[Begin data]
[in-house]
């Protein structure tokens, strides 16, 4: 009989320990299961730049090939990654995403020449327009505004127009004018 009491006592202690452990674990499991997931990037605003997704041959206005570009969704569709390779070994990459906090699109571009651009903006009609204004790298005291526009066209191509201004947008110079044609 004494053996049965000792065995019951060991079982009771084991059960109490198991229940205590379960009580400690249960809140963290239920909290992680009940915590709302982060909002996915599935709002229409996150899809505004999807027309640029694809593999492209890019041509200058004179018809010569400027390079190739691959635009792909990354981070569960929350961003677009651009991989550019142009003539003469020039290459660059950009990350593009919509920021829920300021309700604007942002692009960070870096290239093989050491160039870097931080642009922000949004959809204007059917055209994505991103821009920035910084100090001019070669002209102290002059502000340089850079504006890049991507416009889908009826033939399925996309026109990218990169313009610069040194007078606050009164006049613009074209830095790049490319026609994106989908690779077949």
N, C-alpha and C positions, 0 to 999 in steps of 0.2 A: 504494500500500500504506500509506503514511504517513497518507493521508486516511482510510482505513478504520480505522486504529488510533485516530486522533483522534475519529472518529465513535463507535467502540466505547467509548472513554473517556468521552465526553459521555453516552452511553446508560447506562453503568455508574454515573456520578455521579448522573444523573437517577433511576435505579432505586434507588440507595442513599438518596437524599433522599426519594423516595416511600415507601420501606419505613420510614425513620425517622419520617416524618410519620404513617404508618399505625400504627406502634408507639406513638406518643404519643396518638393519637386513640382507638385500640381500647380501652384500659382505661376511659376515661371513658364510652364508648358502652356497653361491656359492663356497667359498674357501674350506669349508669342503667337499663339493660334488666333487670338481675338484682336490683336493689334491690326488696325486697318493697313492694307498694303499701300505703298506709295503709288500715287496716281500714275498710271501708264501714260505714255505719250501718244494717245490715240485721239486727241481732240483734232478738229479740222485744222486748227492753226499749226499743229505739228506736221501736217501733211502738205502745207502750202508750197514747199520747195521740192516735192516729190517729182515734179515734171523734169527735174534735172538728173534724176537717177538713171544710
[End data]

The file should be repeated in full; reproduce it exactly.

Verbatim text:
[in-house]
């Protein structure tokens, strides 16, 4: 009989320990299961730049090939990654995403020449327009505004127009004018 009491006592202690452990674990499991997931990037605003997704041959206005570009969704569709390779070994990459906090699109571009651009903006009609204004790298005291526009066209191509201004947008110079044609 004494053996049965000792065995019951060991079982009771084991059960109490198991229940205590379960009580400690249960809140963290239920909290992680009940915590709302982060909002996915599935709002229409996150899809505004999807027309640029694809593999492209890019041509200058004179018809010569400027390079190739691959635009792909990354981070569960929350961003677009651009991989550019142009003539003469020039290459660059950009990350593009919509920021829920300021309700604007942002692009960070870096290239093989050491160039870097931080642009922000949004959809204007059917055209994505991103821009920035910084100090001019070669002209102290002059502000340089850079504006890049991507416009889908009826033939399925996309026109990218990169313009610069040194007078606050009164006049613009074209830095790049490319026609994106989908690779077949």
N, C-alpha and C positions, 0 to 999 in steps of 0.2 A: 504494500500500500504506500509506503514511504517513497518507493521508486516511482510510482505513478504520480505522486504529488510533485516530486522533483522534475519529472518529465513535463507535467502540466505547467509548472513554473517556468521552465526553459521555453516552452511553446508560447506562453503568455508574454515573456520578455521579448522573444523573437517577433511576435505579432505586434507588440507595442513599438518596437524599433522599426519594423516595416511600415507601420501606419505613420510614425513620425517622419520617416524618410519620404513617404508618399505625400504627406502634408507639406513638406518643404519643396518638393519637386513640382507638385500640381500647380501652384500659382505661376511659376515661371513658364510652364508648358502652356497653361491656359492663356497667359498674357501674350506669349508669342503667337499663339493660334488666333487670338481675338484682336490683336493689334491690326488696325486697318493697313492694307498694303499701300505703298506709295503709288500715287496716281500714275498710271501708264501714260505714255505719250501718244494717245490715240485721239486727241481732240483734232478738229479740222485744222486748227492753226499749226499743229505739228506736221501736217501733211502738205502745207502750202508750197514747199520747195521740192516735192516729190517729182515734179515734171523734169527735174534735172538728173534724176537717177538713171544710